Thursday, September 16

Mikis Theodorakis, composer of ‘Zorba, the Greek’ dies at 96

The great Greek composer Mikis Theodorakis, one of the most relevant musicians of music in 20th century Greece, died this Thursday at the age of 96. Theodorakis, who in recent years was on the verge of death several times, passed away at his home in Athens, leaving a huge musical legacy, not only in Greece.

With its composition in 1964 of the musical band of the film Zorba, the Greek starring Anthony Quinn and directed and edited by Michael Cacoyannis, based on the novel Life and Adventures of Alexis Zorbas, by Nikos Kazantzakis, Theodorakis managed to bring Greek popular music to the whole world.

In addition to his collaboration with Cacoyannis, Theodorakis composed the music for other films, such as Z and Site status from the Hellenic director Costas Gavras or Serpico by the American Sydney Lumet. Another of his great international legacies was the composition of the “Canto General” by the Chilean poet Pablo Neruda.

His militancy on the left led him to be arrested and tortured during different black periods of Greek history, to suffer firsthand the consequences of authoritarianism and to be forced into exile. Theodorakis was a deputy for parties as diametrically opposed as the communist KKE and the conservative New Democracy, coming to accept a ministerial portfolio under the mandate of Konstantinos Mitsotakis, the father of the current Prime Minister Kyriakos Mitsotakis. In 2000 he was nominated for the Nobel Peace Prize.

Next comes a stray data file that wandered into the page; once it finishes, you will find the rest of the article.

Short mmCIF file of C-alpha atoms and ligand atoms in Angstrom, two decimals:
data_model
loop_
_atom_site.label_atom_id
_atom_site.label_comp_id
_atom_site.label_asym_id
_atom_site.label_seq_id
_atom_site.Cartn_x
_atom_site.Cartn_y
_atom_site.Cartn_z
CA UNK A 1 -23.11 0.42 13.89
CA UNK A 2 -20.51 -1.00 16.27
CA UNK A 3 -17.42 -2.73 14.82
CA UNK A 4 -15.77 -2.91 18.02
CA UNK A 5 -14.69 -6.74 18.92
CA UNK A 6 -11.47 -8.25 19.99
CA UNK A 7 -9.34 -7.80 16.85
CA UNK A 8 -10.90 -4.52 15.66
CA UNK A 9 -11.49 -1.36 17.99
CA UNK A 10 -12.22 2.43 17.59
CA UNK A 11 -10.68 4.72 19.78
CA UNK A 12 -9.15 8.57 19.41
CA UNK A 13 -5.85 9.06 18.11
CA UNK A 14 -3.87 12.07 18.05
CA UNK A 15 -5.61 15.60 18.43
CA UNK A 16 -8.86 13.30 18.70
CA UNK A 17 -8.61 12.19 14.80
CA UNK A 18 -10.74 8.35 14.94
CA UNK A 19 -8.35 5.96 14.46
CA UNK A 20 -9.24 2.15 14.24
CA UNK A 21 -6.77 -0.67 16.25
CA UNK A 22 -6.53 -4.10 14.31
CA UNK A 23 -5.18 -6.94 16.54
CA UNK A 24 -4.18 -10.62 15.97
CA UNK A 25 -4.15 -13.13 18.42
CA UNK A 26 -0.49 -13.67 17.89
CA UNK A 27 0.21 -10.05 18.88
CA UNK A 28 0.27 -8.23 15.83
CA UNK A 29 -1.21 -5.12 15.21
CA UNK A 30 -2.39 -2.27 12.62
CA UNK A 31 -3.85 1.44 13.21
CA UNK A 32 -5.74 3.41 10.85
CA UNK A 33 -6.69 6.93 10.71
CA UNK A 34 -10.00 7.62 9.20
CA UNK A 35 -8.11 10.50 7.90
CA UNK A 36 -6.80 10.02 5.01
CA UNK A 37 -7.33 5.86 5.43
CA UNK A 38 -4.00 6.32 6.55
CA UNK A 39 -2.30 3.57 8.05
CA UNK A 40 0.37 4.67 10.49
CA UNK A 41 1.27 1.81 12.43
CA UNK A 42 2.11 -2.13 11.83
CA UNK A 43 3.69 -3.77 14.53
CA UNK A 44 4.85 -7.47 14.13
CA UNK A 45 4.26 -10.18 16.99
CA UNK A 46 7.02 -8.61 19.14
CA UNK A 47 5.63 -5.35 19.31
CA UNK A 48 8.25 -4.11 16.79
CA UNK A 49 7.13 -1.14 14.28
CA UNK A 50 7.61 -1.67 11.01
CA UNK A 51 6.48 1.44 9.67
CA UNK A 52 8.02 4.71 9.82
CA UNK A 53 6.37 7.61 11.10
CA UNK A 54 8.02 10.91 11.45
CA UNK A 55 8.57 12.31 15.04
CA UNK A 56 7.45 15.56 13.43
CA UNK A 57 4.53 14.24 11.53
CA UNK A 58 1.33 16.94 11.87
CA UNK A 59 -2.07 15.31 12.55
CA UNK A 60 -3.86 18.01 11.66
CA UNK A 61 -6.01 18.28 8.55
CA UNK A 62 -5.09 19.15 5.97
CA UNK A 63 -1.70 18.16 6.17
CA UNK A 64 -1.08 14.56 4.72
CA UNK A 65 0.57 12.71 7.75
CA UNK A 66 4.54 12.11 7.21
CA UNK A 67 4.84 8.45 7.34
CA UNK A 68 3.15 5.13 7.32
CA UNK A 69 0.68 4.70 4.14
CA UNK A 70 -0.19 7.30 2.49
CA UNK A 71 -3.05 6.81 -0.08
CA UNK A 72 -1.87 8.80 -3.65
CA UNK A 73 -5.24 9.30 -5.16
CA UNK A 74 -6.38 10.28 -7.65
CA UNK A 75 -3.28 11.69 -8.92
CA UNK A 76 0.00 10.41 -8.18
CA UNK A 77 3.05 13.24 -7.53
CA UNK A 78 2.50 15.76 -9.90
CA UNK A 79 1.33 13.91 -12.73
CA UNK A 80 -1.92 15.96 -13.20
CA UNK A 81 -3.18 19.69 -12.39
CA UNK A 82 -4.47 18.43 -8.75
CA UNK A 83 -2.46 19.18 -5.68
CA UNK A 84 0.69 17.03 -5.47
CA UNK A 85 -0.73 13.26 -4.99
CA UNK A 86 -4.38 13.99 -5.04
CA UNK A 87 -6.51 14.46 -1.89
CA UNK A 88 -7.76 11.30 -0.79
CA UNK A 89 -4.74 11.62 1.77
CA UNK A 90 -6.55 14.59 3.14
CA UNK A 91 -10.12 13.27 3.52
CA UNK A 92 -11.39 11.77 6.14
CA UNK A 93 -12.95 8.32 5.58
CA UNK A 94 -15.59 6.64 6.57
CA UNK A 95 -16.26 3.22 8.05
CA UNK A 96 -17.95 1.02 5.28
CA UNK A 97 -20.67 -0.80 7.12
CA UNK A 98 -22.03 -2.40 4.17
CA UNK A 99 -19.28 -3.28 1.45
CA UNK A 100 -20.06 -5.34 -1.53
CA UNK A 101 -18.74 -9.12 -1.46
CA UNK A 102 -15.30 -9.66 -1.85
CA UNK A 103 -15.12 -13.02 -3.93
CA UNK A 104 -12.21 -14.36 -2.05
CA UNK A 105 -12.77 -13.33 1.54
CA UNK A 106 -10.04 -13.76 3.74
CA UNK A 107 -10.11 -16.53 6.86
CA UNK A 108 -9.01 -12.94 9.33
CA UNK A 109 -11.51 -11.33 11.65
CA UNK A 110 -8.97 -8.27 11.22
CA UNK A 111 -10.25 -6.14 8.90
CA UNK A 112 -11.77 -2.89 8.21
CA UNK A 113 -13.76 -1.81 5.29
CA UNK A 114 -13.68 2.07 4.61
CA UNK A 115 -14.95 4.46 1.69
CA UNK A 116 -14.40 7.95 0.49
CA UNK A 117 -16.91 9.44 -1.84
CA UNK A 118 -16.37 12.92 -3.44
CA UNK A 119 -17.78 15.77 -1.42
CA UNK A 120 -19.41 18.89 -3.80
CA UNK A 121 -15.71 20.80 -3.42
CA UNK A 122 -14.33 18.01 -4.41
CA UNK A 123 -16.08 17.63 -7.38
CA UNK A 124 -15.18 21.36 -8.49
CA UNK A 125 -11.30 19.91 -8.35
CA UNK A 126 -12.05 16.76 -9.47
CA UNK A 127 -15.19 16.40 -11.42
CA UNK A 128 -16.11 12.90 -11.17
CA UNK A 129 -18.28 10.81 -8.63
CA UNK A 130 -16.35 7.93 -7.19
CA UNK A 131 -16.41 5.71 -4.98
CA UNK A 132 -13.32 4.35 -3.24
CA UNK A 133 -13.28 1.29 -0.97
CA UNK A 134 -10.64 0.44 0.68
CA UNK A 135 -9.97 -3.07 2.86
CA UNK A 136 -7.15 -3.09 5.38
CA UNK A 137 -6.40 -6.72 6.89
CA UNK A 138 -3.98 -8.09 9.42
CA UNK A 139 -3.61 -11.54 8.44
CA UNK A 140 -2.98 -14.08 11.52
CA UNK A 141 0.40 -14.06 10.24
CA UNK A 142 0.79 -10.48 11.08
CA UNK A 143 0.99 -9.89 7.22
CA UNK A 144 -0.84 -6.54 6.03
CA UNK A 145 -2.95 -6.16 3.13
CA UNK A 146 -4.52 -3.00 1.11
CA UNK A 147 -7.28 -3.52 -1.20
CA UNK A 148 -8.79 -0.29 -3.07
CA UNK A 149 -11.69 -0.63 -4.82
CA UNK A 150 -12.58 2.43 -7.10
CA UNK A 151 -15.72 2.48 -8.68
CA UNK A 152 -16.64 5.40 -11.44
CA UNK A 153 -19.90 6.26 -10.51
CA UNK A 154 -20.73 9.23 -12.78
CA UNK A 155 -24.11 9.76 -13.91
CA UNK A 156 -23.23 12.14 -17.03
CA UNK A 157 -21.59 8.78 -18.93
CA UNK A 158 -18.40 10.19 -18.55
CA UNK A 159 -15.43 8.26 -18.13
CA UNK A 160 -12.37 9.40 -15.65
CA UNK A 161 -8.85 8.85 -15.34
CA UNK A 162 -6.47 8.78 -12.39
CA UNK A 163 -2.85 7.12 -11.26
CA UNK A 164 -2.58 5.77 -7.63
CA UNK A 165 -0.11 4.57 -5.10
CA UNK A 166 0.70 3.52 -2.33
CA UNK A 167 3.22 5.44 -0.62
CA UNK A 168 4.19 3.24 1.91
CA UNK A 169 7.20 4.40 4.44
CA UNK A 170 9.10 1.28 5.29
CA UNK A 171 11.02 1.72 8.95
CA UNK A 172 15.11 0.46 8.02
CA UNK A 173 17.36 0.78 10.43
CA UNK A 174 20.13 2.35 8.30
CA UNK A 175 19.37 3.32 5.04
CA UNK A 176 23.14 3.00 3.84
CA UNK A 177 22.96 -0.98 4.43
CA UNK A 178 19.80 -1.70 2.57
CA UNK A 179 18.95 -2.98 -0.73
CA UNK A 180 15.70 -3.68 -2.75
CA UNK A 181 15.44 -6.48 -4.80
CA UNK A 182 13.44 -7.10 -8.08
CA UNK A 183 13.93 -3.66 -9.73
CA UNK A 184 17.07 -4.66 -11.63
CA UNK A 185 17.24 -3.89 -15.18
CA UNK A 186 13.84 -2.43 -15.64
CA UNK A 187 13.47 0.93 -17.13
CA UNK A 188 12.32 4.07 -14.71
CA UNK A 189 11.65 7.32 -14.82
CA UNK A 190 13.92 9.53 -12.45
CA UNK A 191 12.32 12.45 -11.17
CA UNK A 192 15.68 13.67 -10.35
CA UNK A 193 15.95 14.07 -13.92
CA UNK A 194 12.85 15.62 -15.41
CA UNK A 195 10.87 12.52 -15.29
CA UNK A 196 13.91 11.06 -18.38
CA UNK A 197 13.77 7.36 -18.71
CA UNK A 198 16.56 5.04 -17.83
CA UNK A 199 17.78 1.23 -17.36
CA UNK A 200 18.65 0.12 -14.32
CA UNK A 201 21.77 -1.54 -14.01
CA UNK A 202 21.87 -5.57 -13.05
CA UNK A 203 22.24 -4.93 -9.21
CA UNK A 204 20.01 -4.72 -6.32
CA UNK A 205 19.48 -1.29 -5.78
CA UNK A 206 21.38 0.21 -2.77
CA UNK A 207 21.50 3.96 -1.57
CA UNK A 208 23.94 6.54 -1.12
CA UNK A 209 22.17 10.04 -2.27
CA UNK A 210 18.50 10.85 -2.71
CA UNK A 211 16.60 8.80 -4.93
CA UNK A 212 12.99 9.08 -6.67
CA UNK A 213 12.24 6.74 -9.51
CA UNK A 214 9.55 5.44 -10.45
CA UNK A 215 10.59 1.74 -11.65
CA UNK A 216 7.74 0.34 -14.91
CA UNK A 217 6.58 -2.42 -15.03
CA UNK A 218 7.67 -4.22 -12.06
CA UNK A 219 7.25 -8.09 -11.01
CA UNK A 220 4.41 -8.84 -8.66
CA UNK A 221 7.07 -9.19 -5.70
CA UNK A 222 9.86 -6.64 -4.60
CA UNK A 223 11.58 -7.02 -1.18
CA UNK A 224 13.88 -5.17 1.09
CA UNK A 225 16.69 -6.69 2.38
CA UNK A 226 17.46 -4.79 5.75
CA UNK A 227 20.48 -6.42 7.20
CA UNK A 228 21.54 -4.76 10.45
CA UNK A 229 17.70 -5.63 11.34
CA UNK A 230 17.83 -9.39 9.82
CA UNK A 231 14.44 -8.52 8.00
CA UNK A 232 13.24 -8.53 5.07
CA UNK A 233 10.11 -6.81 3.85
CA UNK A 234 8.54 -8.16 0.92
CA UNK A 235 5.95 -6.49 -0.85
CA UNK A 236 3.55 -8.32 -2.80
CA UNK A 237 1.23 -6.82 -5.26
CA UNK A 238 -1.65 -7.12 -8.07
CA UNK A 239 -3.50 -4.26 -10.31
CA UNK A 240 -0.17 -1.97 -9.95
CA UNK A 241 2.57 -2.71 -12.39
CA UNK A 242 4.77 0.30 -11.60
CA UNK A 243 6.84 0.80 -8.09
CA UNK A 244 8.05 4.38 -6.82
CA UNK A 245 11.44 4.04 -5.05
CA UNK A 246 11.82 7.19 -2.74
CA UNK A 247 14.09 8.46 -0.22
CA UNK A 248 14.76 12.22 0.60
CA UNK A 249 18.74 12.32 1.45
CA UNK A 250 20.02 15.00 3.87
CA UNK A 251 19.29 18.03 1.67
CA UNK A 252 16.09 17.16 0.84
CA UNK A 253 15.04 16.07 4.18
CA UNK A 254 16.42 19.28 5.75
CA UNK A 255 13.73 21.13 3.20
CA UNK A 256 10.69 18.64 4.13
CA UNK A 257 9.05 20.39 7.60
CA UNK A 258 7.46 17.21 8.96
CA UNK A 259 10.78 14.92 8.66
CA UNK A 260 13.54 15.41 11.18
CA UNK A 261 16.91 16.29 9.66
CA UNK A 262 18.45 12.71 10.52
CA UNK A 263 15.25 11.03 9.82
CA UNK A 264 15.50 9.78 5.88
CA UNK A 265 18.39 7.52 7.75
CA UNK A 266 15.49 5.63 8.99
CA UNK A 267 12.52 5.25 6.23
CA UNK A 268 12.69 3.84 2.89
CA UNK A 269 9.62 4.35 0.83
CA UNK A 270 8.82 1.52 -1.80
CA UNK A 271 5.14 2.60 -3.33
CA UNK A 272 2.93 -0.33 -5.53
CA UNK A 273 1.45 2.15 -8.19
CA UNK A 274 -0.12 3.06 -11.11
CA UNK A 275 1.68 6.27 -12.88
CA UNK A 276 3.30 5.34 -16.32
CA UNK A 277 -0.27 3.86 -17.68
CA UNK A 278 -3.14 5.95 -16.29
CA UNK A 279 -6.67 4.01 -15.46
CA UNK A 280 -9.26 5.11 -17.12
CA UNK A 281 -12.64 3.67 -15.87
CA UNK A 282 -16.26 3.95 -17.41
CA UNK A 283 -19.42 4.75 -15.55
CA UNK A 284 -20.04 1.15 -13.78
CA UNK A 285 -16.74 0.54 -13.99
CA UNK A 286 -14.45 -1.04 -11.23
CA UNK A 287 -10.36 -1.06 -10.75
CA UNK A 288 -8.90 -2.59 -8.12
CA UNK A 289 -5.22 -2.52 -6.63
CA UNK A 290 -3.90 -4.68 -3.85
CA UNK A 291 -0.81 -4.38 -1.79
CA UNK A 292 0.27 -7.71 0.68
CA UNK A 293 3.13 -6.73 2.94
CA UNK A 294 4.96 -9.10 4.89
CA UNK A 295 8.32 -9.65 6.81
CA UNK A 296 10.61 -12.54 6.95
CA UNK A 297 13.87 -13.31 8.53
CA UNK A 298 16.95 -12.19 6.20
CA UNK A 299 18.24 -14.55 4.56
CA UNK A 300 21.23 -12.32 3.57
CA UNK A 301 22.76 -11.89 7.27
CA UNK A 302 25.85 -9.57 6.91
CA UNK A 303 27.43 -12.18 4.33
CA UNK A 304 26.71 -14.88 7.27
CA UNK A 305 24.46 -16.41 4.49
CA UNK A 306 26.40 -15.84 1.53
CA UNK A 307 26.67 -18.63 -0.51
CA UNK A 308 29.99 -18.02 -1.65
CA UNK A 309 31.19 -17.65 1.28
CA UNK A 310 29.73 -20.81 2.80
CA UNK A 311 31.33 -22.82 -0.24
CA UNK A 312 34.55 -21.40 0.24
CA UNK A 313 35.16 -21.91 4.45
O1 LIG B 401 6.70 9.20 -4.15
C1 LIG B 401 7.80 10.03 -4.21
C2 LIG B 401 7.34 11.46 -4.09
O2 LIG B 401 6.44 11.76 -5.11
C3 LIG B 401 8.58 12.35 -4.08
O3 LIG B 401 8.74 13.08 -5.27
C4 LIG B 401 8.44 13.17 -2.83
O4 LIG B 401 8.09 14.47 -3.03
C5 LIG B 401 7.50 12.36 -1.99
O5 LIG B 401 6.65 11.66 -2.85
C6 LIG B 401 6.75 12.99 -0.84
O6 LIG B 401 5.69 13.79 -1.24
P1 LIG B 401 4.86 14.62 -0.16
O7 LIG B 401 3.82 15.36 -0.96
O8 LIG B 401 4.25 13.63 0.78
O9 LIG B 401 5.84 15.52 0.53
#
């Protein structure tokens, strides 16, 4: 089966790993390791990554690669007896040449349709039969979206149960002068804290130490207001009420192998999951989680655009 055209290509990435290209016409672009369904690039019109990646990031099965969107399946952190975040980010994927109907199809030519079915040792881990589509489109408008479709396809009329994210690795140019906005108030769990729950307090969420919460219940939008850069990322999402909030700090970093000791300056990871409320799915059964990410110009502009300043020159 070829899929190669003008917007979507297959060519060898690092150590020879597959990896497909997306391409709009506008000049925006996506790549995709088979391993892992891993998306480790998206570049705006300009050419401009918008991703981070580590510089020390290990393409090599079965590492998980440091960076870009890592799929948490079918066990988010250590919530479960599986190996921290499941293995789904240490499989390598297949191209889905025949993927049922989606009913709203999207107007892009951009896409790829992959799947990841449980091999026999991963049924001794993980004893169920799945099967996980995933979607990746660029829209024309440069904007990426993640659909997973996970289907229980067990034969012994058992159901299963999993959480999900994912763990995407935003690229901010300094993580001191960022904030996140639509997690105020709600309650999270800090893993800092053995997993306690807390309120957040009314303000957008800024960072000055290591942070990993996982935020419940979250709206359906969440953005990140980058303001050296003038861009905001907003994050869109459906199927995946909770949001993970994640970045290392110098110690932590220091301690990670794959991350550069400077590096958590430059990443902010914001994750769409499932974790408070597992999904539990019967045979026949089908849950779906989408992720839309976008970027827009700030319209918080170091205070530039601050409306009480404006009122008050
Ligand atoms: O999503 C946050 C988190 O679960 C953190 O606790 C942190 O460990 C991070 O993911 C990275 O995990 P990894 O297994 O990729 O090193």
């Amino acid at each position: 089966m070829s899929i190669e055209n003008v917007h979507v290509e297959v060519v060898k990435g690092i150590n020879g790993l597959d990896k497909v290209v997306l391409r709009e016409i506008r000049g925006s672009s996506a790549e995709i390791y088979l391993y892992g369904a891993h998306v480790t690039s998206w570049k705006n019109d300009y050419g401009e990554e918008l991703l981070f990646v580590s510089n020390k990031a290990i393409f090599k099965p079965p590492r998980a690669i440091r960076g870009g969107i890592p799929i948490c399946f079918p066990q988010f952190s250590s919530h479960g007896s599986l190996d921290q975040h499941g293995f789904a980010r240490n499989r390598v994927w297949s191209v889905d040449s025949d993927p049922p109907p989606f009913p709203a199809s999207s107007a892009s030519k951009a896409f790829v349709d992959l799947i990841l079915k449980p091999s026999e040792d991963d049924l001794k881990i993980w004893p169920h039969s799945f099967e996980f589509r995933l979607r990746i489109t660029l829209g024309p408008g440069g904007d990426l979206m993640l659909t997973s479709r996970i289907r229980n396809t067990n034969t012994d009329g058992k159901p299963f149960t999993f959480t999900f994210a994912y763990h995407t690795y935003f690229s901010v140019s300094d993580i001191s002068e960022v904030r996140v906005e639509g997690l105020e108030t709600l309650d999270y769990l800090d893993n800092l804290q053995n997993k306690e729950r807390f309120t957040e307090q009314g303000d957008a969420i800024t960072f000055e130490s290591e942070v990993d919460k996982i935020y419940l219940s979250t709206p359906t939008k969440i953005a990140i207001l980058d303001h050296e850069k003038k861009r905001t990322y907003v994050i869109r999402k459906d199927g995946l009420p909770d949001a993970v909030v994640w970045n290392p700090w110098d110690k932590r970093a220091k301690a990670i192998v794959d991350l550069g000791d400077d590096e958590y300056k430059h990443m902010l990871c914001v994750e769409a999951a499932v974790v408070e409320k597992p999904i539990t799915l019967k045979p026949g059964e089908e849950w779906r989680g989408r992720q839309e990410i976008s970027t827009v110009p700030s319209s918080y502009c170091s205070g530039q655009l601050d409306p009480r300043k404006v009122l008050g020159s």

Although his heart was loyal to leftist thinking for a long time, his latest political acts were directed against nothing less than one of the main achievements of the leftist government of Alexis Tsipras, reconciliation with North Macedonia, through the agreement that put end to the dispute over the name of the neighboring country, a pact against which Theodorakis joined the most nationalist voices in the country.

As soon as the news of his death was known, Parliament decreed a minute of silence in his memory.

Mikis Theodorakis has written all kinds of music, from operas, symphonic music, chamber music, oratorios, ballet, and church choirs, to music for theater, film, art, folk song, and postsymphonic works.

His work can be distinguished in three main periods: In the first (1937-1960) he composes symphonic works and chamber music; in the second (1960-1980) he tries to combine the orchestral symphony with folk instruments and creates new forms based on the voice, while from 1981 he returns to symphonic forms and delves into opera.



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